Different Styles of Men’s Dress Shoes (With Photos)

There is more to men’s dress shoes than just the 8 types we covered above. Each type of dress shoe can also come with various stylistic details. The 4 main stylistic details found in men’s dress shoes are: wholecut, plain toe, cap toe, brogue.

In the following sections, we are going to look into these stylistic details one by one. In addition, we will see how different stylistic details can work with different types of dress shoes.


For the past few years, wholecut shoes have been getting more and more popular. As its name implies, a wholecut shoe is a shoe with an upper that is made from a single, flawless piece of leather. So how is that different from other styles?

Typically, dress shoe uppers are made from sewing together multiple pieces of leather. You can easily see stitches on a typical Oxford shoe or dress boot – those stitches show you the places where two pieces of leather are sewn together.

A wholecut shoe upper is made from one single piece of leather, which eliminates the presence of most stitches on the upper. This gives wholecut shoes a very clean and minimalist look. This sleek, clean look is what sets wholecut shoes apart.

Some people use the term “wholecut” to refer to Oxfords exclusively. But the stylistic detail of wholecut is not limited to Oxfords. More and more often, we are seeing the wholecut style appearing in other types of dress shoes. For example, there are wholecut monk shoes, whole cut dress boots, whole cut Chelsea boots, and so on.

Seamed vs. Seamless Wholecut

In terms of construction technique, there are two types of wholecut shoe: seamed and seamless.

  • Seamed wholecut

This is the most common type of wholecut shoe. It is characterized by a vertical seam that runs down the heel counter at the back of the shoe. That seam is where the leather upper closes in on itself. This type of wholecut shoes can be made either by hand or by machine. Seamed wholecuts tend to be less expensive than seamless wholecuts.

  • Seamless wholecut

Seamless wholecut gets rid of even that single seam on the heel. The entire upper is perfectly smooth and seamless. This type of wholecut shoe can only be made by hand and it requires a very high level of craftsmanship. As a result, seamless wholecuts are more expensive. Typically, you can only find them offered by high end shoemakers. Many are offered as made to measure or bespoke products.

Wholecut Shoes Leather Requirement

In general, wholecut shoes are more expensive than their non-wholecut counterparts for 3 reasons:

  • Without the ability to stitch together multiple pieces of leather, a wholecut shoe requires a single larger piece of leather, which is more expensive than several smaller pieces of leather.
  • When you are making a shoe out of several small pieces of leather, you can cut around imperfections and blemishes. You can’t do that with a wholecut shoe. For a wholecut shoe, you need a high quality, large piece of leather that is free of blemishes and has a consistent texture. This further increases the cost.
  • From a technical point of view, wholecut shoes are among the most challenging to make. They require a high degree of craftsmanship. The manufacturing process is also more time consuming. Seamless wholecut shoes are even more challenging and can only be made by hand.

If you appreciate good craftsmanship and you are a connoisseur of the art of shoemaking, wholecut shoes are a great choice for you.

And if you are a fan of bespoke tailoring, you should consider seamless wholecuts. Pairing a bespoke suit with a pair of bespoke seamless wholecut Oxfords is quite simply the epitome of sartorial sophistication.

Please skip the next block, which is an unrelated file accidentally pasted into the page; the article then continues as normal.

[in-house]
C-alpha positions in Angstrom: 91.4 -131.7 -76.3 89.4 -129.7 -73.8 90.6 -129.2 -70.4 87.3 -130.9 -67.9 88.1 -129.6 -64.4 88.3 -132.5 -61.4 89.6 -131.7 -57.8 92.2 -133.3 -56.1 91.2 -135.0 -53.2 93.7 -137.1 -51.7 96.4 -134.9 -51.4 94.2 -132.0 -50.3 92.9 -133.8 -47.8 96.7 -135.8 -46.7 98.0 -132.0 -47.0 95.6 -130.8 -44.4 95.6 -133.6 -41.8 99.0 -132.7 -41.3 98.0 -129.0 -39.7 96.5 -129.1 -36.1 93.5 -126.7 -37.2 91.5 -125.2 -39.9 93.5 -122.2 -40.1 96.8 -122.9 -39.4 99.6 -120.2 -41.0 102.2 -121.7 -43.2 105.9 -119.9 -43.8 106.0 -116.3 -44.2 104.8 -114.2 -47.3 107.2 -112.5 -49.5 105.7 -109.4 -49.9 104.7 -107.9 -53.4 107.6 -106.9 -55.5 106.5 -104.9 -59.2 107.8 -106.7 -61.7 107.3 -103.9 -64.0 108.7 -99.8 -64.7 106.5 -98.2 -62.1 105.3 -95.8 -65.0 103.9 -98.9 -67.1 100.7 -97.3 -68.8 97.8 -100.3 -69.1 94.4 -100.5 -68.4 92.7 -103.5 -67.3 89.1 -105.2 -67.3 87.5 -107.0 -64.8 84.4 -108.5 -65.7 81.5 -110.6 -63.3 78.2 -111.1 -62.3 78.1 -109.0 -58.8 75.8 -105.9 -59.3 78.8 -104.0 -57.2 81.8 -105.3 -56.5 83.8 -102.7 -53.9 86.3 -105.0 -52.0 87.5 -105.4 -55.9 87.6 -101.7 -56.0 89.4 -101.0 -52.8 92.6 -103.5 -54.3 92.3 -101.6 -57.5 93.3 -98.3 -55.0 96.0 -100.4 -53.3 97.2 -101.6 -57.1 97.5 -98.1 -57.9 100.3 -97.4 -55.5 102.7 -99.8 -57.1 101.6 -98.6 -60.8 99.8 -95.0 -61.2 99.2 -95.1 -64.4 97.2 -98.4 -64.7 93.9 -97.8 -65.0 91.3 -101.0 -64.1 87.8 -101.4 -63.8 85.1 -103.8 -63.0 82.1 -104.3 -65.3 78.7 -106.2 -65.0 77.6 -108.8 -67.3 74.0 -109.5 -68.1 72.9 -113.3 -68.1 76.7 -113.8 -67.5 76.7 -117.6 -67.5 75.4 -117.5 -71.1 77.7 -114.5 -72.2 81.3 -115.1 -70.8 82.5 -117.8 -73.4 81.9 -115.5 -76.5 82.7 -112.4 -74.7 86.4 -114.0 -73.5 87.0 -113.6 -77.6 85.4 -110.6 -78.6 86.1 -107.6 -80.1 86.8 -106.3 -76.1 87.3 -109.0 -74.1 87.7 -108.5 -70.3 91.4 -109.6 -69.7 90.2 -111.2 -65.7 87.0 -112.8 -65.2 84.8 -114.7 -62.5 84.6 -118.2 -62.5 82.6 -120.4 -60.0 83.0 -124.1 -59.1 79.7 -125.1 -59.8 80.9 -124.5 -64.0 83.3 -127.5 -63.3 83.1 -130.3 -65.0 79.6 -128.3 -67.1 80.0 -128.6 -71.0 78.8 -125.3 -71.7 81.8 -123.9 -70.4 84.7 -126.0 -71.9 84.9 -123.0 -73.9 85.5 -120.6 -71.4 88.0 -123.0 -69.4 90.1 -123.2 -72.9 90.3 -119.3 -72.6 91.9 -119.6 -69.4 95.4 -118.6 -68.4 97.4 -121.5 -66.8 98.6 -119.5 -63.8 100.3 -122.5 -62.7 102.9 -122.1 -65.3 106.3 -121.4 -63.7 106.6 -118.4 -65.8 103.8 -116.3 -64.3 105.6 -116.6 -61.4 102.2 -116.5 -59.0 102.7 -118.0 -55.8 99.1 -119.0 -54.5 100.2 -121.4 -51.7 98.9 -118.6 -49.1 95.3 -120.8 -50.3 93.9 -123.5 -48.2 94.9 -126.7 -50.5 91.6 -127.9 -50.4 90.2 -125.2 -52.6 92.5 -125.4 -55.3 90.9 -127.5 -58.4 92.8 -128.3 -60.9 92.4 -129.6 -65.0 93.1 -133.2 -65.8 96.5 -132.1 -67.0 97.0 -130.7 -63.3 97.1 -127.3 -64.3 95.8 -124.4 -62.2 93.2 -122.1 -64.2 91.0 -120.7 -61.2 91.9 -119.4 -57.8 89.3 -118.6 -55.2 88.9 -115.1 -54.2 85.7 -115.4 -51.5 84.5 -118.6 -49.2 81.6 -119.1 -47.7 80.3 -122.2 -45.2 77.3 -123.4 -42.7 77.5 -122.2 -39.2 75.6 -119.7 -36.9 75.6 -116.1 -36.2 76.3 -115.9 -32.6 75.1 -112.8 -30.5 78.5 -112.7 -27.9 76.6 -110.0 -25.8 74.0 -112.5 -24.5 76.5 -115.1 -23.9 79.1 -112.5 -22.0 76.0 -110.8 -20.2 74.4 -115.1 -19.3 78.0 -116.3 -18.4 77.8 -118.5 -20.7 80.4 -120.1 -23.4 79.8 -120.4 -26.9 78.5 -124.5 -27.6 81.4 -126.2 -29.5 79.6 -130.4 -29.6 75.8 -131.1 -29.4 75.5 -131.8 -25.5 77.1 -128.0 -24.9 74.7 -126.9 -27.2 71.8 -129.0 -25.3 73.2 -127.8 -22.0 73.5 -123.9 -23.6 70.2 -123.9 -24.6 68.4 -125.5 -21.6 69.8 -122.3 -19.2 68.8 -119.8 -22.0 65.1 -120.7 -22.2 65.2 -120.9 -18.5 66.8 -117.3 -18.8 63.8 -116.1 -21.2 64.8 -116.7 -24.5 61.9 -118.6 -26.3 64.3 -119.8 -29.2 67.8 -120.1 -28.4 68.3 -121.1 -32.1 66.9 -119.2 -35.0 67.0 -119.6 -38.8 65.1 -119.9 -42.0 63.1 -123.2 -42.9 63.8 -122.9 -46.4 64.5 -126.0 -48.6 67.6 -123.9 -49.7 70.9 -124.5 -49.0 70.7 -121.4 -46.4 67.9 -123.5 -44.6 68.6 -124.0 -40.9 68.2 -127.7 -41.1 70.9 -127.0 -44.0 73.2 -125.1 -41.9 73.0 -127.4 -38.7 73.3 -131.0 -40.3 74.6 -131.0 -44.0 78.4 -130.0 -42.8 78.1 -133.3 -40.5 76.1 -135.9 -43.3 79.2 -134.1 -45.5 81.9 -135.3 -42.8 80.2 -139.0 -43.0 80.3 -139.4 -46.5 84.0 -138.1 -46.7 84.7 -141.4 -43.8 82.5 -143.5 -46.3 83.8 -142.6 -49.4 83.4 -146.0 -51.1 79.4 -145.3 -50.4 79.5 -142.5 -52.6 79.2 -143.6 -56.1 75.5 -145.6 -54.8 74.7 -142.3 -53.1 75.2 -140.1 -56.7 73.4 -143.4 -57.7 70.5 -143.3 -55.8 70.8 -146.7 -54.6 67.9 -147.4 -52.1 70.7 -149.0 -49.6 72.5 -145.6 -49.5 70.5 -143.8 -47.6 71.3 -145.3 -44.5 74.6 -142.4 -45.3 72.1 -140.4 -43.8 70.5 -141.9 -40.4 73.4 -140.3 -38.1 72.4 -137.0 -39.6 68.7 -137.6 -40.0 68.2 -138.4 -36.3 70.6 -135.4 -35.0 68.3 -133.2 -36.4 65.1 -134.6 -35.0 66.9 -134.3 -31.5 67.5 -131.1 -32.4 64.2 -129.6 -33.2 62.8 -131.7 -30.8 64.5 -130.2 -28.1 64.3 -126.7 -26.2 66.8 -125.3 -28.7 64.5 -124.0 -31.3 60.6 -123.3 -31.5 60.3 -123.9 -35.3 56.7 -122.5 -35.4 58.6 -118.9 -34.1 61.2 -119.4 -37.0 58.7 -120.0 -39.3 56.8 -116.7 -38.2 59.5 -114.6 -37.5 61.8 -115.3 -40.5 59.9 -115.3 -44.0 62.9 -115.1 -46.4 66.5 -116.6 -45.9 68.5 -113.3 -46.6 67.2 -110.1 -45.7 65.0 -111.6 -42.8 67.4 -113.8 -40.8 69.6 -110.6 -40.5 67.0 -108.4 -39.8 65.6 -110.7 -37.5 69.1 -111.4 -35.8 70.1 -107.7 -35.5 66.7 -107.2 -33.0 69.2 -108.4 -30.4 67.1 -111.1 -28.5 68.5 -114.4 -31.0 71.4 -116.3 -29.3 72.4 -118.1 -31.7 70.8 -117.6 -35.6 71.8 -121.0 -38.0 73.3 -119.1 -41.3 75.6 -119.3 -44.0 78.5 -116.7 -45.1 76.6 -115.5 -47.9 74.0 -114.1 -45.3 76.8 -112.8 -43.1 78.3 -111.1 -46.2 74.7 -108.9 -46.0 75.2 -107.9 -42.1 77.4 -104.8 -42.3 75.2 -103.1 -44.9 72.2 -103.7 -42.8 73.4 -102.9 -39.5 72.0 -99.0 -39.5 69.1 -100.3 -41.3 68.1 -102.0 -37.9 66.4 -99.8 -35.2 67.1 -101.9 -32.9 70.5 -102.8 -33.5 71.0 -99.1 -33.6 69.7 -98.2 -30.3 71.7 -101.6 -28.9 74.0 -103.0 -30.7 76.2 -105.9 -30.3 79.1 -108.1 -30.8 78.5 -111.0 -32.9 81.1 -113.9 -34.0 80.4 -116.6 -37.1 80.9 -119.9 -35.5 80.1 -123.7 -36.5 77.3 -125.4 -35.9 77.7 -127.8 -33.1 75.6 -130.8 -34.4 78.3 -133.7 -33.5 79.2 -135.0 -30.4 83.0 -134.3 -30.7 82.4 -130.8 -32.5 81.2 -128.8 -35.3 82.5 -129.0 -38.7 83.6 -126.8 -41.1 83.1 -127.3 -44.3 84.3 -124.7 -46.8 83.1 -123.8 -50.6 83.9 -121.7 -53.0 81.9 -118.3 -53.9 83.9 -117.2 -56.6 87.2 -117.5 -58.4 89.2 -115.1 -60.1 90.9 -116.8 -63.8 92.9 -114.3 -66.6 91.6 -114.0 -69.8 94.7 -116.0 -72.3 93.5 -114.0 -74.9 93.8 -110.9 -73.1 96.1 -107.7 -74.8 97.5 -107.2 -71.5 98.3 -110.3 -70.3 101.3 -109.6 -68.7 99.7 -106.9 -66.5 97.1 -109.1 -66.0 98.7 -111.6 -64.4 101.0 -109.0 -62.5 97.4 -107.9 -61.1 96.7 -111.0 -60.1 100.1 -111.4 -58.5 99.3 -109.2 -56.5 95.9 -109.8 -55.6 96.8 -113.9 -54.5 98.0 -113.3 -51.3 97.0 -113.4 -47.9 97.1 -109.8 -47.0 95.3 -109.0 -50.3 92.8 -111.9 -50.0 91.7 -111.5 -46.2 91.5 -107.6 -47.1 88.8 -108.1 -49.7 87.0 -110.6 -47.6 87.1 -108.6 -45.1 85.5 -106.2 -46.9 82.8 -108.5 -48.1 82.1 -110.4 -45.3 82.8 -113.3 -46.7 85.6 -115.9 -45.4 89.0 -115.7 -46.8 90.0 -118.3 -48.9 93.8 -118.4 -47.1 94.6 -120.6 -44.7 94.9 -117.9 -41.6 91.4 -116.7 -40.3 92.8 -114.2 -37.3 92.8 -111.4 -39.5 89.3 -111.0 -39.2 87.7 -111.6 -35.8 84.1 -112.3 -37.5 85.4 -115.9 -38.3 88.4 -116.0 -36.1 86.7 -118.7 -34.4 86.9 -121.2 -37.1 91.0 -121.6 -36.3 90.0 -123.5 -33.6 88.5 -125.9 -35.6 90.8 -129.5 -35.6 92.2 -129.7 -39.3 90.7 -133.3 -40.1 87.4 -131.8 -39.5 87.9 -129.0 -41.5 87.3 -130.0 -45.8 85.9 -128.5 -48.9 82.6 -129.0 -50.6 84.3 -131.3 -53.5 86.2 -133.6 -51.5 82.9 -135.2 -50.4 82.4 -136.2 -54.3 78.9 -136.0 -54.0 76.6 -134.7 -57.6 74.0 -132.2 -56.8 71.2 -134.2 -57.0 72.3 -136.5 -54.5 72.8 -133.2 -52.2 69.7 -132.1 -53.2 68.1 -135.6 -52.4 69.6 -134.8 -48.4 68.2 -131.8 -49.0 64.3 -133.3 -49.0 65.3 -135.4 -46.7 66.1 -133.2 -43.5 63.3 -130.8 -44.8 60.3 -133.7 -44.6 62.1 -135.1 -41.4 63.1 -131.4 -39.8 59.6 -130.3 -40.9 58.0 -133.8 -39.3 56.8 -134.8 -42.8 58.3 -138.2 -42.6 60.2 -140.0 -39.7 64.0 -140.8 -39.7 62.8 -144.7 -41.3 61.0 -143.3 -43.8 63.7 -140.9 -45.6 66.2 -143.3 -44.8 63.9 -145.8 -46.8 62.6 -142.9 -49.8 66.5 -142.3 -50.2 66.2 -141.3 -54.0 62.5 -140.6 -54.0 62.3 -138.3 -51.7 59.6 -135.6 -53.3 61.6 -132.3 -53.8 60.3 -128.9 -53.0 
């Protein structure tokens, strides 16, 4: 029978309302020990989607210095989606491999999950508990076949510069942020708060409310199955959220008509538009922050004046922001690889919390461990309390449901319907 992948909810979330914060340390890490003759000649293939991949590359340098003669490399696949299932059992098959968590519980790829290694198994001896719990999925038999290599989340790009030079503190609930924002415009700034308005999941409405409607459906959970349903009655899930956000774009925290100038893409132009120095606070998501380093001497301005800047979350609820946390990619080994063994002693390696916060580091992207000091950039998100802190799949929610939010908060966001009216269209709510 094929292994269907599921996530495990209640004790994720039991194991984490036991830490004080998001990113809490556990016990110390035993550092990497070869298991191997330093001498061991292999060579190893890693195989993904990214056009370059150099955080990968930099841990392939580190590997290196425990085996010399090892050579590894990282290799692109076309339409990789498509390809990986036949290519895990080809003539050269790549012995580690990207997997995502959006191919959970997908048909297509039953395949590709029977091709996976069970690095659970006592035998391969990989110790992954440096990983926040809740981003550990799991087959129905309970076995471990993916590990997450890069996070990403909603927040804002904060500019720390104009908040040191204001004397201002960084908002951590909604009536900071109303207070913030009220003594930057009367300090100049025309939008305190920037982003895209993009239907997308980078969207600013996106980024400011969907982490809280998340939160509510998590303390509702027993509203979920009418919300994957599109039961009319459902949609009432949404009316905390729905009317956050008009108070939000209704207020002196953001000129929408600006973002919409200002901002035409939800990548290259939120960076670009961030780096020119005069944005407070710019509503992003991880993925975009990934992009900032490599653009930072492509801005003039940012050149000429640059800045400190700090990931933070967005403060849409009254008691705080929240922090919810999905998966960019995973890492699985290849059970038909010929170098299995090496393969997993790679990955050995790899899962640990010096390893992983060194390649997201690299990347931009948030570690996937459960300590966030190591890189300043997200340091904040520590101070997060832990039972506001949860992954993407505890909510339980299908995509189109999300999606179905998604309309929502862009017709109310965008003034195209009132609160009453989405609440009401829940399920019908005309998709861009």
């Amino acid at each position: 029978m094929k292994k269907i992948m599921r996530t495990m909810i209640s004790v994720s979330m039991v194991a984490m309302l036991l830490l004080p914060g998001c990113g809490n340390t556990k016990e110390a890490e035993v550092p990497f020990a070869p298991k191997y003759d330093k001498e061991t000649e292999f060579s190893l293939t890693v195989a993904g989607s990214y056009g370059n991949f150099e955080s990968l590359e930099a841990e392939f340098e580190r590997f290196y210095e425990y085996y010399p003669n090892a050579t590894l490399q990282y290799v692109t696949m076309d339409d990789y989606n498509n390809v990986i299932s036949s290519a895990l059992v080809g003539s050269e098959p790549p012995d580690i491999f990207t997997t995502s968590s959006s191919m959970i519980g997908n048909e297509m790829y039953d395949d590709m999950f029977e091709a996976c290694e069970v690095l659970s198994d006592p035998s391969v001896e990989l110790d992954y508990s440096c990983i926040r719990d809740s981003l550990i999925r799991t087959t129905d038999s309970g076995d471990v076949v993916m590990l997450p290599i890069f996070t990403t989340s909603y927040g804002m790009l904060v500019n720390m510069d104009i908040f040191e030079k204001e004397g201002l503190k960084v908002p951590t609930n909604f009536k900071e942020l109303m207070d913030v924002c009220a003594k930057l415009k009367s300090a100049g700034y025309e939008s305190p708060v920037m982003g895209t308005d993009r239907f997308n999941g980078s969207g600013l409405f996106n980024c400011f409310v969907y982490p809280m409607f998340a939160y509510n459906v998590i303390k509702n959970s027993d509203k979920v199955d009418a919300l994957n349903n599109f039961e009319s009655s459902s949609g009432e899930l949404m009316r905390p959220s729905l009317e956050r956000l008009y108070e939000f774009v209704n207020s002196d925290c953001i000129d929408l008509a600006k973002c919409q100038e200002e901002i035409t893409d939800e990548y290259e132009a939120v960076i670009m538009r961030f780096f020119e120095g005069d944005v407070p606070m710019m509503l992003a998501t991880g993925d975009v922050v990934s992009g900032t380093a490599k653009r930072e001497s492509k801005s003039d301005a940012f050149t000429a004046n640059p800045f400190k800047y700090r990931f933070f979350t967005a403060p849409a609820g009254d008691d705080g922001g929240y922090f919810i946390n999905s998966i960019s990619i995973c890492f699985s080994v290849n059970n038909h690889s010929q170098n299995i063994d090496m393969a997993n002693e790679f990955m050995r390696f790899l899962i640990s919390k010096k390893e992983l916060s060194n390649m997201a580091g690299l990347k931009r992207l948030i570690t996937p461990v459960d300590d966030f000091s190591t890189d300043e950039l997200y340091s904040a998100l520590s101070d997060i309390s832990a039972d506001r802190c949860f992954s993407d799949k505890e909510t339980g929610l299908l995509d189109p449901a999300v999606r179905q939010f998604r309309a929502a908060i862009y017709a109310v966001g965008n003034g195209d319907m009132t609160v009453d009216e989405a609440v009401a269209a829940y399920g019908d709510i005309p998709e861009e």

How to Wear Wholecut Shoes

Wholecut shoes are simple. They are minimalist. There are no stitches to interrupt the surface flow of the shoe uppers. This simplicity and minimalism give wholecut shoes an air of understated elegance.

They are not loud, not ornate. They do not call attention to themselves. This quality makes wholecut shoes a perfect way to “dress up” an outfit. They can be worn with a formal business suit or a smart casual jeans and sweater outfit. Here are some pairing ideas for you:

  • Black patent seamless wholecut Oxfords with a tuxedo
  • Burgundy wholecut monk shoes with a navy suit
  • Chocolate wholecut Derbies with olive wool dress pants
  • Black wholecut Chelsea boots with black moleskin pants
  • Brown or beige suede wholecut Chukka boots with raw indigo straight leg jeans

While a pair of wholecut shoes can “dress up” an outfit, wholecut shoes themselves are also more formal than their non-wholecut counterparts. For example, wholecut Oxfords are more formal than regular Oxfords. Wholecut monk shoes are more formal than regular monk shoes.

Keep this in mind when you are picking your shoes for the occasion. You do not want to be overdressed. For instance, if an occasion calls for casual dress, a pair of wholecut Oxfords may be too formal. Instead, consider a pair of brogue Oxfords (more on that later.)

On the other hand, a pair of wholecut patent black Oxfords are good enough for all but the most formal white tie events that require formal pumps. Here are some examples:

Example of Seamless wholecut Oxford: Saint Crispin’s Seamless Oxford

Example of Wholecut Oxford: Paul Evans Men’s Martin Wholecut Oxford

Example of Wholecut Derby: Altan Bottier Wholecut Derby

Example of Seamless wholecut monk shoe: Signifer Wholecut Double Monk Shoe

Example of Wholecut Chelsea: Meermin Wholecut Chelsea Boot

Example of Wholecut loafer: Carmina Shoemaker Wholecut Loafer in Polo Suede


Plain-toe means there is no embellishment on the toe area of the shoe, resulting in a smooth and uninterrupted front area. Similar to wholecuts, plain-toe shoes have a clean and sleek look that gives out an air of elegance. While plain-toe shoes are not as formal as wholecuts, they are more formal than other styles such as cap-toes or brogues.

Just like wholecut, plain-toe is a stylistic element that can be found in different types of dress shoes. For example, there are plain-toe Oxfords, plain-toe Derbies, plain-toe Chukka boots, and so on.

Plain-toe Oxfords are appropriate for formal business settings such as banking or corporate law. In most cases, they are also formal enough for tuxedos.